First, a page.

Ellen Johnson Sirleaf, the president of Liberia, is credited as having said it first: If your dreams do not scare you, they are not big enough.
No opponent could be scarier than Cristiane “Cyborg” Justino.
But Holly Holm is dreaming big.
On Dec. 30 in Las Vegas, Nev., Albuquerque’s Holm (11-3) will challenge Cyborg (18-1) for the Brazilian’s UFC women’s featherweight title. As of Thursday, Cyborg was approximately a 4-1 betting favorite.
Don’t tell Holm the odds. She was a far more pronounced underdog in November 2015 when she defeated the previously unbeaten Ronda Rousey in Australia — an outcome still considered by many the greatest upset in MMA history.
Leading off a Thursday news conference with Sirleaf’s memorable quote, Holm made it clear she welcomes the task of facing the powerful Cyborg, whose only loss came in her first MMA fight 12½ years ago.
“I don’t want to get to the end of my career and think, ‘I made it, but I did it comfortably’ — fighting people I thought were easier people, or anything like that,” she said.
“I want it to be (against) the best, because then I feel better about it.”
During her 16-year professional combat-sports career, Holm first as a boxer accepted challenges against women’s ring pioneer Christy Martin, the then-unbeaten Mary Jo Sanders and the power-punching Anne Sophie Mathis. Then, just nine fights into her MMA career, she climbed into the Octagon with the thought-to-be invincible Rousey.
“Those are the fights people remember across the world, and so that’s what I want to create,” she said. “I want to create that moment.”
For that matter, don’t tell Holm she’s the underdog.
“I think it’s a little more than just thinking ‘I’m the underdog, I’m gonna prove everybody wrong,'” she said. “I’m the underdog on paper, but in my own mind and with the people that are on my team and believe in me, I don’t really feel like I’m the underdog.”
At age 36, Holm said, she’s as motivated as she was before her first pro boxing match at age 20.
She wishes everyone could experience not just the highs, but the lows of a combat-sports career.
“I know there’s a lot of people that say, ‘I don’t understand your job. You’re a 36-year-old woman. Don’t you want to have kids, don’t you want this, don’t you want that?’
“They say, ‘I don’t know how you do it.’ And I’m like, ‘I don’t know how you do it without being able to experience the excitement and the passion that this sport brings.’ You can’t explain it unless you’ve been in it.”
Still she said, everyone understands, or should, the pursuit of excellence.
“Everybody has a fighter in them, no matter who it is,” she said. “You want to succeed in whatever it is you’re doing. Whatever it is you’re doing, you want to do it well.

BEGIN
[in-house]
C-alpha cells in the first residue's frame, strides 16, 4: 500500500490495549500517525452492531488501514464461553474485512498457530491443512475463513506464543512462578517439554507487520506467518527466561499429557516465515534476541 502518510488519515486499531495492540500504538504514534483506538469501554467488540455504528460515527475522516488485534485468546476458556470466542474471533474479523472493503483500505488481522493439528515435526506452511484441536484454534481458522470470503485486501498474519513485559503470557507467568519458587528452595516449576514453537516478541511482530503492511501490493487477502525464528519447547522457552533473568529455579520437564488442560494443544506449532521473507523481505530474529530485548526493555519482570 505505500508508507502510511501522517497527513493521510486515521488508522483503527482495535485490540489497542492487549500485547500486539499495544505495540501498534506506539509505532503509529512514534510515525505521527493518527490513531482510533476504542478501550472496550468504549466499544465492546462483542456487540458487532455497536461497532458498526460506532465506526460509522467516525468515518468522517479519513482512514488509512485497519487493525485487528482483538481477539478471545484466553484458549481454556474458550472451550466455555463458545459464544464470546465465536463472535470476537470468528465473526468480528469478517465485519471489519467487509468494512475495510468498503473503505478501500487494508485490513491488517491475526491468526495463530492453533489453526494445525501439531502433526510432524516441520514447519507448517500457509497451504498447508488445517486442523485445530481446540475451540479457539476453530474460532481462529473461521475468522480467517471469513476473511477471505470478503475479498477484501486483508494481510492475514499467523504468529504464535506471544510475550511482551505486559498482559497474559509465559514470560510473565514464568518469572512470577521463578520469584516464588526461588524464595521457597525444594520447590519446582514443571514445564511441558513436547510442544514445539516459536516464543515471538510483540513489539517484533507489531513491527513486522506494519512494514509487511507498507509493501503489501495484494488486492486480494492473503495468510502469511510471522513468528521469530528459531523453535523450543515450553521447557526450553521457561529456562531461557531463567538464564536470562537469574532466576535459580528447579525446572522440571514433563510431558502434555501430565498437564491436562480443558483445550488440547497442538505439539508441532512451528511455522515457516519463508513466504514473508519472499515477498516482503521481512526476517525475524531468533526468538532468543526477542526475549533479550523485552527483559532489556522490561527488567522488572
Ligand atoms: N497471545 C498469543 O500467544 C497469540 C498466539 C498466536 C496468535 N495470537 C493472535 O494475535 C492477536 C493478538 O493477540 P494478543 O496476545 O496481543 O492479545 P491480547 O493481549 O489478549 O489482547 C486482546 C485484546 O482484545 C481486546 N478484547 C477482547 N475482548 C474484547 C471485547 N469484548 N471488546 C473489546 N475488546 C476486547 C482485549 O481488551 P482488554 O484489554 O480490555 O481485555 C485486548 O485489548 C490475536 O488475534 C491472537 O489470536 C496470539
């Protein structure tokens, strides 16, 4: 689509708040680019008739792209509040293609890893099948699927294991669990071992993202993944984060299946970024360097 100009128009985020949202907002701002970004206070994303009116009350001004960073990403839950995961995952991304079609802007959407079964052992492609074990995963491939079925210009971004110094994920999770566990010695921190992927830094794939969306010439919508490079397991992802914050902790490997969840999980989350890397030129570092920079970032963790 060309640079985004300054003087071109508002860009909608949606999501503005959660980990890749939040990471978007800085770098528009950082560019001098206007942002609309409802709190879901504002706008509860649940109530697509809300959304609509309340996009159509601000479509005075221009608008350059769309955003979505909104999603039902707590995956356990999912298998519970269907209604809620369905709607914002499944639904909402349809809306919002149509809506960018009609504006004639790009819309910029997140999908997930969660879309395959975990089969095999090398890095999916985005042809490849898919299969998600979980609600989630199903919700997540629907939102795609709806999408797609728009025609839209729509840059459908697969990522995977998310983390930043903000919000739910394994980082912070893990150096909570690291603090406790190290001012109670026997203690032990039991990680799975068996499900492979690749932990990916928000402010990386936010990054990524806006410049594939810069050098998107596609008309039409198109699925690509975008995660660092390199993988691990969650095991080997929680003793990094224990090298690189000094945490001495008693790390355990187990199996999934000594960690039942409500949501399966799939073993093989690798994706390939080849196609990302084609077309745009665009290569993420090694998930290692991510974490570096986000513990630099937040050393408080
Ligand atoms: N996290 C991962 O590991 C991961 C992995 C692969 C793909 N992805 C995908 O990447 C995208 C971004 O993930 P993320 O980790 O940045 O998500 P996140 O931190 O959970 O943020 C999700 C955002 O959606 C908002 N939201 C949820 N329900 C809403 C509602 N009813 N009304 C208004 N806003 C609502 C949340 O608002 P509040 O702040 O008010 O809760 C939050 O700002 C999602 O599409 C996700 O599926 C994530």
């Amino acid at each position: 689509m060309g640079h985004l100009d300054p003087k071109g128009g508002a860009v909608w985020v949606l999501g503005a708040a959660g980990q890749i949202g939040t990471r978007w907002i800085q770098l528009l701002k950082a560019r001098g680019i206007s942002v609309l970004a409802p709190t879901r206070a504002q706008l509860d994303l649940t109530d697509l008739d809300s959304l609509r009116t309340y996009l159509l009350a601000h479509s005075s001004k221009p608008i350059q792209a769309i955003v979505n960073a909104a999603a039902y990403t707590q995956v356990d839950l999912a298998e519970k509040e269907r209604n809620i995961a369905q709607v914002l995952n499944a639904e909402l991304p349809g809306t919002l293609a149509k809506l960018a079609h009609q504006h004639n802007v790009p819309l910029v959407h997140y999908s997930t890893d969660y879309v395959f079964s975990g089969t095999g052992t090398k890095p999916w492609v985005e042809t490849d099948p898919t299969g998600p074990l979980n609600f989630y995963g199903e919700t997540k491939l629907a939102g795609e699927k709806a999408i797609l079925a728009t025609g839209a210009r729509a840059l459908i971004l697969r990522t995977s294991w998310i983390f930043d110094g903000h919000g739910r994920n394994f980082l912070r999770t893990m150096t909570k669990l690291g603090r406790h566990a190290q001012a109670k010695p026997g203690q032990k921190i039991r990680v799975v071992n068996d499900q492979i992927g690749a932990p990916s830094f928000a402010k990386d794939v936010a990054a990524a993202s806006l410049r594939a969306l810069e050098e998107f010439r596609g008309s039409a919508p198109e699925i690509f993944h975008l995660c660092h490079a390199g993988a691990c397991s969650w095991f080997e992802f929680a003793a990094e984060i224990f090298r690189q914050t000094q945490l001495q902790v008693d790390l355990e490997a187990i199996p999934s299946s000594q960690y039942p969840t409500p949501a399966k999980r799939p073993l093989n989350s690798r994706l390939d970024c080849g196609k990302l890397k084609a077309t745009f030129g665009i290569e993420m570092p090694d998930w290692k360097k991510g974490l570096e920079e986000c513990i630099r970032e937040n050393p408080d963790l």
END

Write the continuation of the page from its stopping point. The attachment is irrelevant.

“That’s definitely what I want to do. I want to succeed in it. I want to do it well. I want to put my heart into it, and I want to be able to make a difference.”
Her sport is a selfish one, she said, and her primary drive is not to prove herself to anyone else. But, she said, she wants to “show people I believe in myself for a reason. I don’t want to just say that I believe in myself just to try to trick myself into believing I really feel that way.
“I do really feel I can beat her. … I just want to do the best I can for me, for my team, for my family my friends, for everybody that’s supported me.”
The Cyborg fight will be Holm’s second at the 145-pound featherweight limit. She lost by unanimous though disputed decision to Germaine de Randamie for the UFC title at that weight in February.
Holm’s other six UFC fights, including her victory by third-round TKO over Bethe Correia in June, were at 135.
Holm will not have to cut significant weight to make the 145-pound limit at the weigh-in Dec. 29. Cyborg, who said Thursday on a UFC teleconference that she’s on her way down from 170 pounds, likely will enter the Octagon the following night weighing significantly more than Holm after eating and hydrating.
The Albuquerque southpaw, a relatively big 135-pounder, has had little experience against bigger opponents. But she’s taken the necessary steps, she said, to prepare — sparring with men bigger than she, and bigger than Cyborg, in her training at Jackson-Wink MMA.
“They were really good for this fight,” she said. “Some of them have really pushed me.
“Even when they knew some of their shots kind of hurt me, they still stayed on me, because in a fight they know that I’m gonna want to keep pushing through that.”
VIEWING PARTY: Isleta Resort & Casino will host a showing of the UFC 219 pay-per-view telecast. Doors open at 5:30. Tickets ($15) are available at isleta.com or at the Isleta box office.